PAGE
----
Medical Negligence News

Misdiagnosed Patient told she was HIV Positive Still Awaiting Court Verdict

Posted on: April 18th, 2014 by Medical Negligence

A judge at the High Court in Dublin has not delivered a verdict on a case involving a woman’s claim for her misdiagnosis of HIV.

When Michelle Kenny, aged thirty-five, attended St James’ Hospital in Dublin on the 17th August 2010, she had just returned from a holiday in Majorca. Ms Kenny was feeling unwell and, when an x-ray of her chest and an ECG had been conducted, she was admitted to the hospital with a suspected blood clot on her lung.

Just a week later, Ms Kenny was discharged from hospital, having been told that she was in the clear – but on the 6th October she was asked to return to the hospital’s Outpatient Clinic, where she would be tested for tuberculosis. When she attended the clinic, Ms Kenny was asked if she would give permission for a test for HIV to be conducted on her bloods. Ms Kenny consented, and the next week she received the results of the tests over the phone. \

Ms Kenny was told that, whilst the test shoed negative for tuberculosis, it appeared that she was infected with HIV. Ms Kenny was quite distraught, and believed that the prognosis was fatal. Further tests were carried out on her bloods, and though these confirmed that Ms Kenny was in fact HIV negative, she had already withdrawn herself from her social life and had suffered from shock.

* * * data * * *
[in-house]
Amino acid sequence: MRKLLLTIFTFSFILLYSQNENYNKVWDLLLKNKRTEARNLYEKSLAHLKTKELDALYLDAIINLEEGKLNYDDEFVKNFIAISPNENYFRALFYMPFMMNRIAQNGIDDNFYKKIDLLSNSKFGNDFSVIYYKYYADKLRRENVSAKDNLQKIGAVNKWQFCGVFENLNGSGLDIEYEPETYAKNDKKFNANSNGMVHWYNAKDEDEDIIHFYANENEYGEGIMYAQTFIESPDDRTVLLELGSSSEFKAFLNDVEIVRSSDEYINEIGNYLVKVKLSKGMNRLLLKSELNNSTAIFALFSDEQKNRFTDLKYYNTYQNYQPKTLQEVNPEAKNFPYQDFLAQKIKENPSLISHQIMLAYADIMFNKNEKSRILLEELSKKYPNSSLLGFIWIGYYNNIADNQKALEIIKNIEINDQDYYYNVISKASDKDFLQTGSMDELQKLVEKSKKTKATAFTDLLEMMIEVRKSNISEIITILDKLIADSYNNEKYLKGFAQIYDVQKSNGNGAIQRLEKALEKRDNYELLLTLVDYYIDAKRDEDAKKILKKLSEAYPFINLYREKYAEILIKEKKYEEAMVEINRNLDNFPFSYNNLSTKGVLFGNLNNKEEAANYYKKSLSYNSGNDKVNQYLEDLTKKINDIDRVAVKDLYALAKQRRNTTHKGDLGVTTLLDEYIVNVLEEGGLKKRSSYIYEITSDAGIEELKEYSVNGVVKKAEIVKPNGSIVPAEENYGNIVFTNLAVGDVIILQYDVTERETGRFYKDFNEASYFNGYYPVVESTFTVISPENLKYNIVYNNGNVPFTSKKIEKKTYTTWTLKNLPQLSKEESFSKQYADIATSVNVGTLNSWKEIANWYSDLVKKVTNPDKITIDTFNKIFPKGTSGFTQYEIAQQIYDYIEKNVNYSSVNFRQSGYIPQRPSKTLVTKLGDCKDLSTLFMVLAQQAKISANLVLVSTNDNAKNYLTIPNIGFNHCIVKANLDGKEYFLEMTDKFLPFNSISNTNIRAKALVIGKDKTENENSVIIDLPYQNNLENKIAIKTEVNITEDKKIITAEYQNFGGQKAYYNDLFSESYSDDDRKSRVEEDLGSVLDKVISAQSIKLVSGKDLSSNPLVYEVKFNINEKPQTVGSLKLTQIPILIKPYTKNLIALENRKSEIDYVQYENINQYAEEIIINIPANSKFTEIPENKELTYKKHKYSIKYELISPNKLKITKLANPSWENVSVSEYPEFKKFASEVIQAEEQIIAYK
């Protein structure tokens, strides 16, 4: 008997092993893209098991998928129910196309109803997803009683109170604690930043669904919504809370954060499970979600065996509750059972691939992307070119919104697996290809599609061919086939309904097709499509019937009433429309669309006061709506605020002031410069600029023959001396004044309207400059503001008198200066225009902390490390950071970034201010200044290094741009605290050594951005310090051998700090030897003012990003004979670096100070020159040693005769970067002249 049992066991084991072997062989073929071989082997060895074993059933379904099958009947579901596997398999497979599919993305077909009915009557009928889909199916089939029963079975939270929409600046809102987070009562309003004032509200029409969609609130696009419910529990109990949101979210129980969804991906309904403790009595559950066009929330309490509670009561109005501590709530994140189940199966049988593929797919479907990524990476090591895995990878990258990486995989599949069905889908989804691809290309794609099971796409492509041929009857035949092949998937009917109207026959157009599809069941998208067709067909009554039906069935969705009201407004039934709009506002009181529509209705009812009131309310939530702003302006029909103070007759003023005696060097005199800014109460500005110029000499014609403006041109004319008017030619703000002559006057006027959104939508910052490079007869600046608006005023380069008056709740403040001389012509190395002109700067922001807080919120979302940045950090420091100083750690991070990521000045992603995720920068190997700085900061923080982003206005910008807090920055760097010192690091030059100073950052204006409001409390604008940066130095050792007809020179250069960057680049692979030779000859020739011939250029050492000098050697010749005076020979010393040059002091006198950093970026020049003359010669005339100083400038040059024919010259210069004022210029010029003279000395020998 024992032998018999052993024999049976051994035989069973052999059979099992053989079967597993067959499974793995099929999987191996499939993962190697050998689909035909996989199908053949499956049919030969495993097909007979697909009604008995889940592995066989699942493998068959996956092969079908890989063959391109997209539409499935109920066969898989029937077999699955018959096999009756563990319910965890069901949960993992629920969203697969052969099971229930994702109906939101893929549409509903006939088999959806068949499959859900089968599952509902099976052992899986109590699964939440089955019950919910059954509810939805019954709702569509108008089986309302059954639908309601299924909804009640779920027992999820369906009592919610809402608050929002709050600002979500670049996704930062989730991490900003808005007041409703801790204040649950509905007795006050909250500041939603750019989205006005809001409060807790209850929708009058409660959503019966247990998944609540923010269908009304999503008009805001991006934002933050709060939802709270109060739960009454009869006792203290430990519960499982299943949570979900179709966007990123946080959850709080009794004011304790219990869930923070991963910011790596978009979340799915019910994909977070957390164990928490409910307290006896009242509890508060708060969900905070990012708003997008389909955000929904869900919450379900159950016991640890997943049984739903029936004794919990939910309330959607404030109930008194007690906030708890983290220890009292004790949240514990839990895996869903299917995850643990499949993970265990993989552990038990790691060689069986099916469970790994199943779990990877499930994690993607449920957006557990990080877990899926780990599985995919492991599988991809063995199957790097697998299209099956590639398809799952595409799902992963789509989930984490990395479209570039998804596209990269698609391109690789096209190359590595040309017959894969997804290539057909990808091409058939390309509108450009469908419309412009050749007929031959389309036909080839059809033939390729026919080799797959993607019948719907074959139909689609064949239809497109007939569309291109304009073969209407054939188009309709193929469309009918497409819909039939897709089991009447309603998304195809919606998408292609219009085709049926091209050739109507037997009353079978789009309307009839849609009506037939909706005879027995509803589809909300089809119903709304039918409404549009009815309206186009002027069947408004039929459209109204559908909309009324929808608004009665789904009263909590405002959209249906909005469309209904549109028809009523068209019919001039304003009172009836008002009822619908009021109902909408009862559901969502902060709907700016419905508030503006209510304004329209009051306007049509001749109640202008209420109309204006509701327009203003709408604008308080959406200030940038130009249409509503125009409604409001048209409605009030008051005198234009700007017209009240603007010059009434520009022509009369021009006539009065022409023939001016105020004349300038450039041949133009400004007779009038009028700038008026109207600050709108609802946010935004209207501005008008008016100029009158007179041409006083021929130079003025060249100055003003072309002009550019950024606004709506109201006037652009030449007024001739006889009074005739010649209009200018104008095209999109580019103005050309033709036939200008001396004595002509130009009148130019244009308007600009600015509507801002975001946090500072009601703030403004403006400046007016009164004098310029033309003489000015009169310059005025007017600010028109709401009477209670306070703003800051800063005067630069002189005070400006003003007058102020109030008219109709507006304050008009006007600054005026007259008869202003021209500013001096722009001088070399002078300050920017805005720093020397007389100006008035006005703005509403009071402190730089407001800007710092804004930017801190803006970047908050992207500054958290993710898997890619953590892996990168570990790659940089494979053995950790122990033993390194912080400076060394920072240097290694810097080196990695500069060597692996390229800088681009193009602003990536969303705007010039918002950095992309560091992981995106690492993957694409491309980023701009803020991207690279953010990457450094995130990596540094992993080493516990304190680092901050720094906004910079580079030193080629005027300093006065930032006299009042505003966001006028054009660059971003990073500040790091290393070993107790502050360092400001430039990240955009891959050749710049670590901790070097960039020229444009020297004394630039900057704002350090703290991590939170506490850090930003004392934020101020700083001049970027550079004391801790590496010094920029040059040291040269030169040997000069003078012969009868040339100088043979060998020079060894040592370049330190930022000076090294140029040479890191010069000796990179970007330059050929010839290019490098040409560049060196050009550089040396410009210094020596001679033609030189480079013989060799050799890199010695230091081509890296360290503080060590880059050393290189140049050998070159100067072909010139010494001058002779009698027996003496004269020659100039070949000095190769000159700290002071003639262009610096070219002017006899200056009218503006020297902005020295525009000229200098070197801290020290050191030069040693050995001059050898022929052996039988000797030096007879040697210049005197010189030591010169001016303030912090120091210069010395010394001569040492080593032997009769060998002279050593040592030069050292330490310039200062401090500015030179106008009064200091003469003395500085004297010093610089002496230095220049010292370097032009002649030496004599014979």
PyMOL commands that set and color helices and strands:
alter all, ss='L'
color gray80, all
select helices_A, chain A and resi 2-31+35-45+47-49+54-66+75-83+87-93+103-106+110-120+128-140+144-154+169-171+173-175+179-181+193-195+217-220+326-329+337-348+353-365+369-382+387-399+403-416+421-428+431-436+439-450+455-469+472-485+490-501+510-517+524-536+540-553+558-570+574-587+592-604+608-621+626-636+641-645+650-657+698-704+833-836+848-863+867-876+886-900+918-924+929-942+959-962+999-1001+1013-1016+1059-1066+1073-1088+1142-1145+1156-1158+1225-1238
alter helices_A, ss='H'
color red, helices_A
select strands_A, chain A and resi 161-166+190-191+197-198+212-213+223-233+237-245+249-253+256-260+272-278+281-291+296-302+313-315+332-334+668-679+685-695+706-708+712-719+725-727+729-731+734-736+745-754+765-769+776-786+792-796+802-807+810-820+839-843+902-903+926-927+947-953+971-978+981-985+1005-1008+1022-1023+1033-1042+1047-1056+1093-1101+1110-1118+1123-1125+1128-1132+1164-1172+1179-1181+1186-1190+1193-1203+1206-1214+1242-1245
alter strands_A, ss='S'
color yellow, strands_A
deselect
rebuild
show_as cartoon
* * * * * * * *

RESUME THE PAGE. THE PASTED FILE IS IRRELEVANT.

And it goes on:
An investigation was carried out, concerning the wrong diagnosis, and it was uncovered that Ms Kenny’s blood test results had been confused with those of another patient. When Ms Kenny discovered this, she contacted a solicitor and made a compensation claim against the hospital.

The hospital disputed Ms Kenny’s claim, saying that though an error occurred, Ms Kenny had not suffered any injury or loss because of it. They did not admit liability, and the case proceeded to Dublin’s High Court, where it was heard by Ms Justice Bronagh O’Hanlon.

The judge heard of Ms Kenny’s distress following the misdiagnosis of HIV, but she also heard from representatives of St James’ Hospital that the mistake had been quickly identified and Ms Kenny was promptly informed of the error.

Judge O’Hanlon stated that she required more time to consider Ms Kenny’s claim, and that reserved judgement until a date that has yet to be confirmed.